The presence of these estates in the Irish landscape raises some difficult questions concerning what to do about them. Whilst demand might return relatively quickly in urban areas when the economy picks up, and such estates might be used to deal with the social housing waiting list, it is likely that demand driven by demographic change will be weak in rural counties given that recessions generally lead to rural out-migration. It therefore seems likely that many properties in rural areas will remain empty for quite some time before the market picks back up again. Demographic forecasts would suggest population growth will occur over the long term in Ireland, and one would anticipate population levels to rise in the future in both rural and urban areas. There are questions as to whether the houses built in rural areas, in particular, will be fit for purpose by the time the market returns. Unless a strategy is put in place to maintain them, they will be left to the elements and quickly deteriorate.

For those living on such estates there are clearly social concerns about living with few neighbours and/or on estates that are abandoned construction sites with no street-lighting, pavements, or finished green areas, and in locations that lack amenities, services and public transport. Again, a strategy needs to be put in place for dealing with such estates with respect to making them fit to live in and turning them into thriving communities.

Ghost estates are clearly one of the markers of the present recession and it is now time to start to put in place policies that will start to deal with the phenomena, not least for those people who live on them.

The number of post-2005 ghost estates of 10 or more houses with a vacancy/under-construction rate of 50% or more for each county is as follows: Carlow (15), Cavan (21), Clare (9), Cork City (6), County Cork (90), Donegal (22), Dublin City (24), Dun Laoghaire-Rathdown (10), Fingal (17), Galway City (6), Galway County (20), Kerry (21), Kildare (25), Kilkenny (21), Laoighis (15), Leitrim (21), Limerick City (0), Limerick County (11), Longford (19), Louth (17), Mayo (21), Meath (19), Monaghan (18), Offaly (6), Roscommon (35), Sligo (24), South Dublin (7), Tipperary North (16), Tipperary South (17), Waterford City (6), Waterford County (9), Westmeath (18), Wexford (24), Wicklow (11).

Justin Gleeson and Rob Kitchin

We’ve been working to try and identify the location of ghost estate developments around the country. To do this we have been using a script to mine an address database that records details on 1.98m residential units in the state to identify all properties built post-2005 where 10 or more units share the same estate/street address and more than 50 percent are coded as either vacant or under-construction. We have then been through the resulting data to clean it with respect to multiple entries relating to the same estate and undertaken some preliminary cross-checking with house sale websites. (more…)

Since our post on ghost estates a couple of weeks ago I’ve been starting to think a bit about these estates and NAMA.  Any estate where the developer has a loan of over €5m will be taken into NAMA.  This raises a number of questions for those people living in such estates, because NAMA, in conjunction with the developer, has six options as to what it’ll do with vacant and under-construction housing stock in such estates (which will often be deployed in combination).  Each of these options has different consequences for residents. (more…)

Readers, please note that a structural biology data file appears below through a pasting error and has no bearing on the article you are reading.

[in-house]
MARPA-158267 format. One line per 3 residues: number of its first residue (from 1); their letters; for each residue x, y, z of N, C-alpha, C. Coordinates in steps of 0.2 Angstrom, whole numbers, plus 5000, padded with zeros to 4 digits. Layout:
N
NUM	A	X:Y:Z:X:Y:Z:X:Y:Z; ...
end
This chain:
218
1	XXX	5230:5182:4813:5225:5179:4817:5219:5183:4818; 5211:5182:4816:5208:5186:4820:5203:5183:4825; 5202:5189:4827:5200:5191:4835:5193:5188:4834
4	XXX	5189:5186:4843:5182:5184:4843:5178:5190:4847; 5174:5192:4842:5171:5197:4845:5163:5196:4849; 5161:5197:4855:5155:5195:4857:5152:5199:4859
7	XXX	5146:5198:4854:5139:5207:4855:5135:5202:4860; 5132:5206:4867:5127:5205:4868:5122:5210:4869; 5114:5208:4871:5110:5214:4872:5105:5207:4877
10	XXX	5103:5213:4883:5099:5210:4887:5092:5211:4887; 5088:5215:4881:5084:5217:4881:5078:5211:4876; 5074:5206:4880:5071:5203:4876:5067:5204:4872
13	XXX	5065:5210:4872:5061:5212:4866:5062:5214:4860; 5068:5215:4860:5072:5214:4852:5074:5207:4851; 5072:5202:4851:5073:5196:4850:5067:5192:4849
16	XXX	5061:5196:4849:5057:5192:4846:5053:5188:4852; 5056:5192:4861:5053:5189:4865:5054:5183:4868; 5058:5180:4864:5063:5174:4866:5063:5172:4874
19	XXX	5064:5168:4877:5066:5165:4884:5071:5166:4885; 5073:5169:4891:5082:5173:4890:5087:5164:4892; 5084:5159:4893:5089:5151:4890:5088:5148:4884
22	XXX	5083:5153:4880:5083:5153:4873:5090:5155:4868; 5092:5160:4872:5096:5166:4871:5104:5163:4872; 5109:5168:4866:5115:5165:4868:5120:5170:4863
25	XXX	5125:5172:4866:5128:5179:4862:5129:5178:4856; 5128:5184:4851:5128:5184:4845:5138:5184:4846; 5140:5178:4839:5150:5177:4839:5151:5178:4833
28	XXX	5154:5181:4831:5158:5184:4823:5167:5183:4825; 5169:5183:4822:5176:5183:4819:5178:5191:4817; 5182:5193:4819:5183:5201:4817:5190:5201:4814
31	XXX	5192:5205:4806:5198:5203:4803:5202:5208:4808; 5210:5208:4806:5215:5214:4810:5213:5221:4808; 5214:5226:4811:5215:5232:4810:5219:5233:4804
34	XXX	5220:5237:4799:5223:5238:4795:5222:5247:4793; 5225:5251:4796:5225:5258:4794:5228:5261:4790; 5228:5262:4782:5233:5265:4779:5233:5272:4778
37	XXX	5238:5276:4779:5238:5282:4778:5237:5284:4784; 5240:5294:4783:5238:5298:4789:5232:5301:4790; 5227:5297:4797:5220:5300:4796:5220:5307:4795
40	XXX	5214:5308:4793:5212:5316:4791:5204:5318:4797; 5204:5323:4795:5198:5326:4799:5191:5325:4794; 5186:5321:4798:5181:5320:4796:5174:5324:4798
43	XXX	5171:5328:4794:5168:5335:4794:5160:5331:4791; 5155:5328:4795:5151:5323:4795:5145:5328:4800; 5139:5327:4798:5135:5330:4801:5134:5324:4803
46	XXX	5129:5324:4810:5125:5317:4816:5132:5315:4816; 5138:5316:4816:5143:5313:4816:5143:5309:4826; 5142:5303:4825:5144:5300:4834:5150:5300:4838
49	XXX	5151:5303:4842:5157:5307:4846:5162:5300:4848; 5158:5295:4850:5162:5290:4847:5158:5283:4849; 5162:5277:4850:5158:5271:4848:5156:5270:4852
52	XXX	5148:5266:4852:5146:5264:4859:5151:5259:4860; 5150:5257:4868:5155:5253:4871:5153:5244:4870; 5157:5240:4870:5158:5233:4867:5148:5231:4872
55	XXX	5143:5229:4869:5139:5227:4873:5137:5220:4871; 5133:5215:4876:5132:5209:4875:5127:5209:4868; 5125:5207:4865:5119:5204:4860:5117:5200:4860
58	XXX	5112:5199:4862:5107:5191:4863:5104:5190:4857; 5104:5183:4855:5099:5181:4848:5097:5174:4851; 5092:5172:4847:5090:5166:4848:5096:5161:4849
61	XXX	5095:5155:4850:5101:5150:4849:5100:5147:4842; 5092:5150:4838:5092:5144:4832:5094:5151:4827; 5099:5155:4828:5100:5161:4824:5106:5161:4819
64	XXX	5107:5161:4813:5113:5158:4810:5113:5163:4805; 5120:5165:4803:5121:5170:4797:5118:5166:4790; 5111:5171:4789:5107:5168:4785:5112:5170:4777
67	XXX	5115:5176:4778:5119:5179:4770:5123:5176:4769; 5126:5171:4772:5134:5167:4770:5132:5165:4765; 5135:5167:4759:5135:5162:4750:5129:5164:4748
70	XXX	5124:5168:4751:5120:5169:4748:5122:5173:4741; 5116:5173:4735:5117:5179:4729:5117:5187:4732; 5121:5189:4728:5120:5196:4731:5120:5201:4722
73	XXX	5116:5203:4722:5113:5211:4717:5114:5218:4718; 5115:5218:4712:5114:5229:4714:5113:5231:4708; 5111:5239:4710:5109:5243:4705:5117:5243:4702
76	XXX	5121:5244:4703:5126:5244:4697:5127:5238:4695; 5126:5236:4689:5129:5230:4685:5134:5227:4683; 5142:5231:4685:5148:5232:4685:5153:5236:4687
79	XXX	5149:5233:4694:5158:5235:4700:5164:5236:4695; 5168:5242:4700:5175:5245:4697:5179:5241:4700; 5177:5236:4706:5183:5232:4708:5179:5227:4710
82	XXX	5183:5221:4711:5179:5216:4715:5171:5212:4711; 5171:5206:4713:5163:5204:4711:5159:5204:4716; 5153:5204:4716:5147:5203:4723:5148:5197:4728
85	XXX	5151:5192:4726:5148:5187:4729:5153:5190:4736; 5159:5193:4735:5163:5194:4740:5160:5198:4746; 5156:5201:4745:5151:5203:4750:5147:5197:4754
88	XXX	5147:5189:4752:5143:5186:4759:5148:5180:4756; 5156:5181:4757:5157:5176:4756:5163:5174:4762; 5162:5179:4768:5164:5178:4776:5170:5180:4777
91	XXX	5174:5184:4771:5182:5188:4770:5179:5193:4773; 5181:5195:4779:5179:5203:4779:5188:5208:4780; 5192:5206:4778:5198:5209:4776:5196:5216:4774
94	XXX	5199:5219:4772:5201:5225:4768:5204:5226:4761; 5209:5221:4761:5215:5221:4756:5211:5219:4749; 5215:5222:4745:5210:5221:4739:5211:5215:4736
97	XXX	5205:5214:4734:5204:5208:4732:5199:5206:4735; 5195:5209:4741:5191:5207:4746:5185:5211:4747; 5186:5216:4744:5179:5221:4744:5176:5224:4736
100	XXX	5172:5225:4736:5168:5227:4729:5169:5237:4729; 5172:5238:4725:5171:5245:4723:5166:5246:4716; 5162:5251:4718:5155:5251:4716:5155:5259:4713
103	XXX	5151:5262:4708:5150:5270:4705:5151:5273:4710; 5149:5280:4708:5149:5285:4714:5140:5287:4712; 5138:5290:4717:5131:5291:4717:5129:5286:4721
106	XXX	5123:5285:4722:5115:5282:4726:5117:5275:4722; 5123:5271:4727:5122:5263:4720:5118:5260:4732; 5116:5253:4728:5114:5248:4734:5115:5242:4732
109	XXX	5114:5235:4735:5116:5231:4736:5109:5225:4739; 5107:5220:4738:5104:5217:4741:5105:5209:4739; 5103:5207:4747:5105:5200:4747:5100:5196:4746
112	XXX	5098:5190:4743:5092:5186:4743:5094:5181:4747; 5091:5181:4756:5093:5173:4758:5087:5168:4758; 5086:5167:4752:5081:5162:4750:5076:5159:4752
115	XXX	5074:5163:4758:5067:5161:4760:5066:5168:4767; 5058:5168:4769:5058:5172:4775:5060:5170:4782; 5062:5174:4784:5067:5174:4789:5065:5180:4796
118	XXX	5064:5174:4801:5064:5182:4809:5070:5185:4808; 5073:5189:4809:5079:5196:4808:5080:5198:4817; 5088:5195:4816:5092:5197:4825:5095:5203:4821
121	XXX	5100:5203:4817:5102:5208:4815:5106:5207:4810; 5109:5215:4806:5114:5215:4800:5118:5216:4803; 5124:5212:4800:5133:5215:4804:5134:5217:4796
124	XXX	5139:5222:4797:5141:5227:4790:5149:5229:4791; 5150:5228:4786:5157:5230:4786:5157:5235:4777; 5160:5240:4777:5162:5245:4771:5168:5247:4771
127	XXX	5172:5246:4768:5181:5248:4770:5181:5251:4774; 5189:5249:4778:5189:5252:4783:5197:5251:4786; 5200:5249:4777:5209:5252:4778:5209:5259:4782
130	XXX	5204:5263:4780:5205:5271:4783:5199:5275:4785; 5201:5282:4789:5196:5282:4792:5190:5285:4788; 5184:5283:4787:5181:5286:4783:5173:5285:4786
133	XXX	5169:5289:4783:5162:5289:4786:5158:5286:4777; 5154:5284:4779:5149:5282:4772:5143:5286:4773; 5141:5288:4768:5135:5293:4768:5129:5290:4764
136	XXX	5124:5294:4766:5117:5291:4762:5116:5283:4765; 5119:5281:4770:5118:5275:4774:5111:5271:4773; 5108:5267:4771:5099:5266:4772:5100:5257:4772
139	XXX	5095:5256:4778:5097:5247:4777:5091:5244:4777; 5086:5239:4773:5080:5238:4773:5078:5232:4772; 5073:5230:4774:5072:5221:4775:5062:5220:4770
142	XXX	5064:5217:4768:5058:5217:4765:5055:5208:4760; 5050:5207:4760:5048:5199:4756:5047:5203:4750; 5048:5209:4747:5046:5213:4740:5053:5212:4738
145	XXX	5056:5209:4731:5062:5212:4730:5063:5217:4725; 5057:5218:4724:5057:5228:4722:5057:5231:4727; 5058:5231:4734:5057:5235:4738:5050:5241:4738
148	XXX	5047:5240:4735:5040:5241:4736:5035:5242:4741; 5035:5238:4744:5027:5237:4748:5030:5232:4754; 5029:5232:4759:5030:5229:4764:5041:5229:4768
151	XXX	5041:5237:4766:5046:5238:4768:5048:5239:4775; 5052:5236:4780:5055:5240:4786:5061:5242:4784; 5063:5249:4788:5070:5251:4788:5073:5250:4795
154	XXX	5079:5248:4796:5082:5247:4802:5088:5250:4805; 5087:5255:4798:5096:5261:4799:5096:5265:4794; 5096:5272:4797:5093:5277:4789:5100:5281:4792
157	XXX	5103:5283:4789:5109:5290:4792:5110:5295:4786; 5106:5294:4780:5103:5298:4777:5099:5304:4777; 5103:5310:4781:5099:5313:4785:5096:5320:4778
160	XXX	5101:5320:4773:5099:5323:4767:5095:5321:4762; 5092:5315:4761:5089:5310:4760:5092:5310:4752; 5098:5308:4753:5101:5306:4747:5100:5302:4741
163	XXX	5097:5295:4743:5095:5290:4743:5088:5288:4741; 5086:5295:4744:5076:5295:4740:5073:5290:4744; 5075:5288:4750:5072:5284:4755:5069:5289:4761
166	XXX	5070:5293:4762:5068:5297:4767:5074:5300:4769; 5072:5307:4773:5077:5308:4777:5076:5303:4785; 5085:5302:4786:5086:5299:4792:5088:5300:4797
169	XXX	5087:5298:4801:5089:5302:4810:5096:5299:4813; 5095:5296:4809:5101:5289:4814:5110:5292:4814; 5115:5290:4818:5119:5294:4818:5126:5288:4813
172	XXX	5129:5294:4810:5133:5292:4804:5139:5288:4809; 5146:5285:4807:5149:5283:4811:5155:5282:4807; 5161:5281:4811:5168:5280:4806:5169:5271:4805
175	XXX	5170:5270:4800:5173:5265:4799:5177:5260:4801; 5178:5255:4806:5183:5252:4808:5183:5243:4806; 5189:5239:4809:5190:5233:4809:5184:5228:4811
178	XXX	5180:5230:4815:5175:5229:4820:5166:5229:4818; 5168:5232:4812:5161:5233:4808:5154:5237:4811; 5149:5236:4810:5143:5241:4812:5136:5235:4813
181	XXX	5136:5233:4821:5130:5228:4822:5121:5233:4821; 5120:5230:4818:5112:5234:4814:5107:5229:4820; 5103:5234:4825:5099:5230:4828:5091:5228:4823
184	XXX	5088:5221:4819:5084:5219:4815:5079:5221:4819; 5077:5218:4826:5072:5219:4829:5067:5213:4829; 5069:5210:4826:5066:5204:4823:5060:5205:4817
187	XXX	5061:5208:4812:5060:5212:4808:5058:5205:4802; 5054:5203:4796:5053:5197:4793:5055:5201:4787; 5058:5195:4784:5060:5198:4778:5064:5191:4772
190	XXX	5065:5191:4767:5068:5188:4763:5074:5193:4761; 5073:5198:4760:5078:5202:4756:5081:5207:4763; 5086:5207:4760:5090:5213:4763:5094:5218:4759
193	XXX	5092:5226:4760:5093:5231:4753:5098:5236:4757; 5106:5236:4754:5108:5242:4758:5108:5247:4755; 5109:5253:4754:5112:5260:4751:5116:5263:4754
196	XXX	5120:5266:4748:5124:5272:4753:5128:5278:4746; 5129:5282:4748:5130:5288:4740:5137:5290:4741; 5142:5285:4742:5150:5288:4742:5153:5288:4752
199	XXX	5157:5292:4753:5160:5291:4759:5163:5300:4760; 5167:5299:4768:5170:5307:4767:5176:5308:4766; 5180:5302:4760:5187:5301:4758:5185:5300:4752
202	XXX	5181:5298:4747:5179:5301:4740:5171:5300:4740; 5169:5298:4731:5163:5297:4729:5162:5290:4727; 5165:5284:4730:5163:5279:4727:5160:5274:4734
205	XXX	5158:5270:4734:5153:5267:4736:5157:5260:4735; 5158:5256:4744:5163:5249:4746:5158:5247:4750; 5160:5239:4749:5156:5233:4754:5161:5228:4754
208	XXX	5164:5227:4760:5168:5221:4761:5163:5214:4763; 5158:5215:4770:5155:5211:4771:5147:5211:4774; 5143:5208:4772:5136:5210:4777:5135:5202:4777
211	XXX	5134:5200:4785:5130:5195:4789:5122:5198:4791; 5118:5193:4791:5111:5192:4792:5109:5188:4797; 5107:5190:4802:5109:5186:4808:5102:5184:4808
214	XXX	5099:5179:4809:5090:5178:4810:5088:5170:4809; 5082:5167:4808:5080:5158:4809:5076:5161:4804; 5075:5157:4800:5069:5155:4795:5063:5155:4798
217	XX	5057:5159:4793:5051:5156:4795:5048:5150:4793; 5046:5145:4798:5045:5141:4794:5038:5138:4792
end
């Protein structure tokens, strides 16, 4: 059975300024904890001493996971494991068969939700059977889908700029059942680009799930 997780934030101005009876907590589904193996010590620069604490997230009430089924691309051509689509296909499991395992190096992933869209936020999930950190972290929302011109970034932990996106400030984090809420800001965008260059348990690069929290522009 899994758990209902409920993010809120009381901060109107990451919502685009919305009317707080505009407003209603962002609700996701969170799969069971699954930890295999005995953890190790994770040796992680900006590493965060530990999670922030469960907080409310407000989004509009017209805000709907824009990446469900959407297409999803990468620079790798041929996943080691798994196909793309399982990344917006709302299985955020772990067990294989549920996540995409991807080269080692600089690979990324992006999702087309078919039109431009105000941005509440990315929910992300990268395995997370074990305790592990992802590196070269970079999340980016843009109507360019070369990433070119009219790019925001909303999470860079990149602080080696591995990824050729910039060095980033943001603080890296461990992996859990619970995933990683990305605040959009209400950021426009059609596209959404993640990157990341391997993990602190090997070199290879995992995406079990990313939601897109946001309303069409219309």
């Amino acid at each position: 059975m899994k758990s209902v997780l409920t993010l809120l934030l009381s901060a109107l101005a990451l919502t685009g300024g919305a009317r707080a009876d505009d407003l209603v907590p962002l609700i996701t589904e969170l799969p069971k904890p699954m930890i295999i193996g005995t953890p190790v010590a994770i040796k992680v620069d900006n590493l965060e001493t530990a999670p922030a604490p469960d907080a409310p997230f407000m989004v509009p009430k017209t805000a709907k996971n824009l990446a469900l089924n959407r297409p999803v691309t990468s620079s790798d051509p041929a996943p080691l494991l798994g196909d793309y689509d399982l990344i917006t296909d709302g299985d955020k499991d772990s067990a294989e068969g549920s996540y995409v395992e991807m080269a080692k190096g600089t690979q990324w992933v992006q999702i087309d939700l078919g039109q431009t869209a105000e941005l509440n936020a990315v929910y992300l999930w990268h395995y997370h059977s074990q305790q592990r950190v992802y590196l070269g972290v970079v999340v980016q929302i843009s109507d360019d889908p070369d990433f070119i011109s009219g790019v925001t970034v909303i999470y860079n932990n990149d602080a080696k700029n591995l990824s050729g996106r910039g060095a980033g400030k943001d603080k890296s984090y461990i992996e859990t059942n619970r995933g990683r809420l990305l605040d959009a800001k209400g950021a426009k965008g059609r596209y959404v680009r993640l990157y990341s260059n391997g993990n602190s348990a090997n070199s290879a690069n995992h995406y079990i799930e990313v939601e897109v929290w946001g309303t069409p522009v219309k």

We’ve had a number of queries concerning the rates of vacancy per county.  This is not straightforward to calculate for 2009.  The vacancy rate for 2006 is reported in the Census, and we know the total number of houses build per county between 2006 and 2009 from DoEHLG.  What we don’t know is the vacancy rate for 2006-09 in different counties.  Whilst we estimate the rate at 50% at the national scale, we also know that it varies across counties due to demand.  It is likely, for example, that the vacancy rate is lower in the cities and surrounding hinterland due to greater demand than in rural counties.  What the table below shows then is the total stock in 2006, along with the number of non-principal units, the vacancy rate in 2006, and the number of new builds between 2006-09.  So, if we take County Carlow, in 2006 there was a stock 20,135 units of which 2,475 were non-principal residences (vacant or vacant for the majority of the year – 12.3%).  Then between 2006-09 an additional 3522 units were built.

County vacancy rates

Justin Gleeson and Rob Kitchin

We’ve been asked a few questions with regards to our estimates for vacant property (see post here).

1) What do we mean by vacant houses?

The 302,625 housing units we identified as vacant are properties that do not have anybody living in them as their principal residence for the majority of the year.  They are principally vacant, but not necessarily available for the market and include vacant houses available for sale, vacant houses available for rent, vacant houses that are not on the market, under-counted second and holiday homes, and abandoned properties

2) How did you determine that 50 percent of the 215,451 houses built between April 2006 and end of 2009 are vacant? (more…)

Since posting on the number of under-construction ghost estates in Ireland last week, we’ve been asked how many vacant houses there are in Ireland.  There is no exact figure released by any state agency, but by using Census 2006 and Dept of Environment, Local Government and Heritage, and making a couple of assumptions based on our analysis of these data, we can come up with an estimate – 302,625.  This figure includes vacant houses available for sale, vacant houses available for rent, vacant houses that are not on the market, under-counted second and holiday homes, and abandoned properties, but does not include 49,798 holiday homes recorded in 2006 census.  This is not a measure of availability but vacancy (some of which is available to the market now, and some of which will become available when prices rise/demand returns, some of which will not become available).

This is how we’ve calculated it. (more…)